As a festival that started small and partly by accident, the NZ Mountain Film and Book Festival has become a Mecca for armchair—and bona fide—adventurers. Tales from hair-rising, adrenaline-fuelled escapades are featured in film and text across one week in late June. Anyone wanting to be thrilled vicariously is welcome on a white knuckle ride by two of the latest adventurers to be announced by organisers.
Ben Kozel dreams up unique adventures, takes them on with his best friends and retells the tales with vivid recollections and a uniquely Australian narrative. His books, including accounts of an improbable journey down the Amazon and rowing through Mongolia and Siberia to the Arctic Ocean, paint an accurate picture of the adventurer and his expeditions.
Ben rafted down the Amazon from its source high in the Andes to its mouth on the Atlantic coast of South America with two friends. They survived storms, tropical diseases, local authorities and some of the fiercest white water on the planet. After 6 months, having travelled 7,000km of the Amazon, they arrived at the Atlantic Ocean.
He then tackled the first source-to-sea descent of the world’s fifth longest river, the Yenisey, which traverses Mongolia and Siberia into the Arctic Ocean. Ben and his teammates, fellow Australian Tim Cope (a past festival guest) and two Canadians, rowed 5,500kms to complete their mission and enter the record books. He will speak at the festival about his two epic journeys.
Bob McKerrow, a mountaineer, polar adventurer, humanitarian, writer and poet, will be speaking at the Book Festival. Bob was born in Dunedin and climbed in the Otago Alps as a teenager, and later extensively in the greater Southern Alps. Bob was a member of a New Zealand Andean expedition in 1968 that climbed in the Cordillera Vilcabamba; he climbed 12 peaks, eight of them first ascents. In 1969-1970 Bob wintered in Antarctica with three other people at Vanda Station; they were the smallest-ever NZ Government wintering over group. He did two major dog sled trips with legendary polar explorer Will Steger in the Arctic, including one to the North Pole.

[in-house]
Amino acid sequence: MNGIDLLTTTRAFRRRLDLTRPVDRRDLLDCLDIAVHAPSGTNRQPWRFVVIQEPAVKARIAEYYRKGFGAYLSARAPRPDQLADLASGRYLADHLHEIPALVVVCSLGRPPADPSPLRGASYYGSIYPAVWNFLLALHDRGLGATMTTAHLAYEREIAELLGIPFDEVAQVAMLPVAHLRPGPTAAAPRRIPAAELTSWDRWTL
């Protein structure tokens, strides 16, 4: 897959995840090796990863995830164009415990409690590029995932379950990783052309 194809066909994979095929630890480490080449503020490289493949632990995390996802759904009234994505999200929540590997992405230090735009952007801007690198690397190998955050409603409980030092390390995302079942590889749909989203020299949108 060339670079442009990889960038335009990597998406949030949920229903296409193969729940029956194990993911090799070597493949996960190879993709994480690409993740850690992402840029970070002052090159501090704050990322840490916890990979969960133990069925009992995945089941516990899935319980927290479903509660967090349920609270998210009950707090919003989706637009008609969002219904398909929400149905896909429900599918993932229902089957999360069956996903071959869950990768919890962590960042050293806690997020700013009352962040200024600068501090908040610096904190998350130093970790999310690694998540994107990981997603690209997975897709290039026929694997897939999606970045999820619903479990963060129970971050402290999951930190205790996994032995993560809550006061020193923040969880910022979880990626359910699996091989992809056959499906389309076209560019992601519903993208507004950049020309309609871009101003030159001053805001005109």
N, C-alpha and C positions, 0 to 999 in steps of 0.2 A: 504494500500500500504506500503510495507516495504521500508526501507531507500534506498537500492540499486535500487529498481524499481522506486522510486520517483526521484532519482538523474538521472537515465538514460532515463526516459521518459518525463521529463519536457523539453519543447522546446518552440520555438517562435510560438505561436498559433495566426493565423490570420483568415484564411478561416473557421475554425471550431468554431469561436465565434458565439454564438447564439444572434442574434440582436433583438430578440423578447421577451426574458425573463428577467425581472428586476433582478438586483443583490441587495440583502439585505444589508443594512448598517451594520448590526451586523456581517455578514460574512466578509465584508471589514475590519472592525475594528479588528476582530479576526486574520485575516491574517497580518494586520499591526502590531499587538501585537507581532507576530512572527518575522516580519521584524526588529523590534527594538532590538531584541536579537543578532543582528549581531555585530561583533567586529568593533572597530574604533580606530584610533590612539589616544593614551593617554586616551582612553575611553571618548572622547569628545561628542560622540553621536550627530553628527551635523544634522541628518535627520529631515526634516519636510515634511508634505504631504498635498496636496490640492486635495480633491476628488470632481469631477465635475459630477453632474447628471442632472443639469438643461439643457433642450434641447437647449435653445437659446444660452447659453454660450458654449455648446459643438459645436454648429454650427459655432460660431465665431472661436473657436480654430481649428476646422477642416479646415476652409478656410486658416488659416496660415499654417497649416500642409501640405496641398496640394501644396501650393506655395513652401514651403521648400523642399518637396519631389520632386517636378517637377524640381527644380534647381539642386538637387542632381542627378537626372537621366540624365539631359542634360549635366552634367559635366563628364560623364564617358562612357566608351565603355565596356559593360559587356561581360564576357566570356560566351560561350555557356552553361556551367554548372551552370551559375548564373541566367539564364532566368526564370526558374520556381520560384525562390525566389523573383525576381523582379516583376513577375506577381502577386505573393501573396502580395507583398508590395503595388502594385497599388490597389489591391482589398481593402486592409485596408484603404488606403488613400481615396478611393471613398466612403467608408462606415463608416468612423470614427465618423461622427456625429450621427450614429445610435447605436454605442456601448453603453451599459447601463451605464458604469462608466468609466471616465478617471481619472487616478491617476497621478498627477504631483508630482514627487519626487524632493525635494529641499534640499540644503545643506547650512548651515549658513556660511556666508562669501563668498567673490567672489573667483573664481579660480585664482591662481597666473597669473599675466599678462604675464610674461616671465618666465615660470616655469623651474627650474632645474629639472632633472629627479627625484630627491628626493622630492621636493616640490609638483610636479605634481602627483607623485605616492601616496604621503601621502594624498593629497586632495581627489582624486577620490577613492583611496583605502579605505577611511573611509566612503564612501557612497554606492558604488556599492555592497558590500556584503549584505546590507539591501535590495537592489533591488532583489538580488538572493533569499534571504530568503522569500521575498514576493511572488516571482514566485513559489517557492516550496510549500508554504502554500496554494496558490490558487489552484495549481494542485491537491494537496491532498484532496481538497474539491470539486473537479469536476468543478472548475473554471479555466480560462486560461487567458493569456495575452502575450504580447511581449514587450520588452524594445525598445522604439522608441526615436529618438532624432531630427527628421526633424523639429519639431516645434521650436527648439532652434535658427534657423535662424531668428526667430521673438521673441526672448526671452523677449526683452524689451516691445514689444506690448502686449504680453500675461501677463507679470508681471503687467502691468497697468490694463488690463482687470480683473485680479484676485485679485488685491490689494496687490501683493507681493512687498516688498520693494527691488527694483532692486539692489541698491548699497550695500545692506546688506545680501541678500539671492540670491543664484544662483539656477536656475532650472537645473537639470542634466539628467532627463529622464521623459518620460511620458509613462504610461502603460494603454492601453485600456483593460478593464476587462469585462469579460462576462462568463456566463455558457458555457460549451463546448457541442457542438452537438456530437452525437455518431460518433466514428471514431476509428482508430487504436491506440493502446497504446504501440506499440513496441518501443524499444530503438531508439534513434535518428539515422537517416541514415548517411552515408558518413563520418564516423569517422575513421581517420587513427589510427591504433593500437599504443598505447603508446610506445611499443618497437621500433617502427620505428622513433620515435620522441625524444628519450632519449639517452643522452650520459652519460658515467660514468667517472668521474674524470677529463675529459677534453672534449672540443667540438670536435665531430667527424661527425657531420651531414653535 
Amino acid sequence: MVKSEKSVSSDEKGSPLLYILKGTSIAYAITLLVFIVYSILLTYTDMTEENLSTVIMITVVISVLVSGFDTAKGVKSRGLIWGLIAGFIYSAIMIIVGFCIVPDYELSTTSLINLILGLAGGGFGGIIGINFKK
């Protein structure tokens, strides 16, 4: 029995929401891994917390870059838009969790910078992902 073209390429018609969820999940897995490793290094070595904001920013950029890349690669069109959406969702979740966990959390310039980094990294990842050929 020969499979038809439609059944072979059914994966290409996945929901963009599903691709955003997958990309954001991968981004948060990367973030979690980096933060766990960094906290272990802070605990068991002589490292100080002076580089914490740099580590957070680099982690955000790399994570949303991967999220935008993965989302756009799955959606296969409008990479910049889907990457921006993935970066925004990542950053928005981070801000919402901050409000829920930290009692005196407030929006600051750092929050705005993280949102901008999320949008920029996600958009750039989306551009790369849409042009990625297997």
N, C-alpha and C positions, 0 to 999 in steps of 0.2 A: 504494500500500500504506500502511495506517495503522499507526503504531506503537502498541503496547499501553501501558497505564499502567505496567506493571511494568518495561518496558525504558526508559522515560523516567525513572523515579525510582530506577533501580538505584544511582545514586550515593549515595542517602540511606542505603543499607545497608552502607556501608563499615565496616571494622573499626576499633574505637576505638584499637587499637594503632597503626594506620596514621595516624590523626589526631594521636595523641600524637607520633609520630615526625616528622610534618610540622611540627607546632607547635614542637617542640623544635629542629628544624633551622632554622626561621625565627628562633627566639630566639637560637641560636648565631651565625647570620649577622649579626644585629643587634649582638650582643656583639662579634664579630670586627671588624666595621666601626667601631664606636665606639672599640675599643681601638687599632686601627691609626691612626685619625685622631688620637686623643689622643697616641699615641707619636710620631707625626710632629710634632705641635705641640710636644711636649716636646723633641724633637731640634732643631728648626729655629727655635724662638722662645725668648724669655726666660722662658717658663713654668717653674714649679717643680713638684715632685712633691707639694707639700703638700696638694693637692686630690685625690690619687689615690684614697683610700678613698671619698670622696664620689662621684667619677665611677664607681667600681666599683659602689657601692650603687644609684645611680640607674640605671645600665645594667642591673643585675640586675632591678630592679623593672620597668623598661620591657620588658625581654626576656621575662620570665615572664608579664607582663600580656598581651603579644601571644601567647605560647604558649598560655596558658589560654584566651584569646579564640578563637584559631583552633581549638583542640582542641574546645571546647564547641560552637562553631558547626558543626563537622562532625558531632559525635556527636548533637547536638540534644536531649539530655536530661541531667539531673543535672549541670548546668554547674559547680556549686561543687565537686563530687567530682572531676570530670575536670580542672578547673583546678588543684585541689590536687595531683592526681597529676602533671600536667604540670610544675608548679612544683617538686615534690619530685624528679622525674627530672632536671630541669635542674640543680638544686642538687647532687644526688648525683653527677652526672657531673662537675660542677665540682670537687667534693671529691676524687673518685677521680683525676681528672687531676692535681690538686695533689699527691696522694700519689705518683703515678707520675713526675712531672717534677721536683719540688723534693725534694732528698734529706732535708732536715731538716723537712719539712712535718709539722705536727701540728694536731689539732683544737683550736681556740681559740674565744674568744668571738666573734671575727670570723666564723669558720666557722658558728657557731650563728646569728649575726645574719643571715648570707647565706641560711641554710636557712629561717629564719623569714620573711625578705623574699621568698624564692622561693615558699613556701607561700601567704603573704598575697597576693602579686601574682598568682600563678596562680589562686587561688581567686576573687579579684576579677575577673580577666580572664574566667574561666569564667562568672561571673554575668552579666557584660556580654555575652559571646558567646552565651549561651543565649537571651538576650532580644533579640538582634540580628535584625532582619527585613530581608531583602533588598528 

Bob spent 36 years working for the International Red Cross in conflict situations and in times of major natural disasters, and would regularly take his leave in neighbouring mountain ranges. He lived in Afghanistan for three years from 1993 to 1996 and had many other short assignments there.
Bob has completed the Coast to Coast three times, has completed a sea kayak double crossing of the Cook Strait and, in an attempt to sea kayak the Tasman Sea with Paul Caffyn, was arrested for not having particular radar equipment. He is recognised as a world leader in disaster recovery, was editor of the New Zealand Adventure Magazine in 1989 and 1990, and in his spare time he likes to write.
Bob enjoys writing and has been a regular contributor to the NZ Alpine Journal and a number of magazines. He is the author of three books: Coast to Coast—The Great New Zealand Race; Mountains of our Mind – Afghanistan; and Ebenezer Teichelmann—Pioneer New Zealand mountaineer, explorer, surgeon, photographer and conservationist. Bob is currently writing a new book on mountaineering in South Westland.
The festival runs in Wanaka from June 28 to July 3, Queenstown from July 4 to 6 and Cromwell on July 7. The full programme will be released when general tickets go on sale on June 1 at mountainfilm.nz.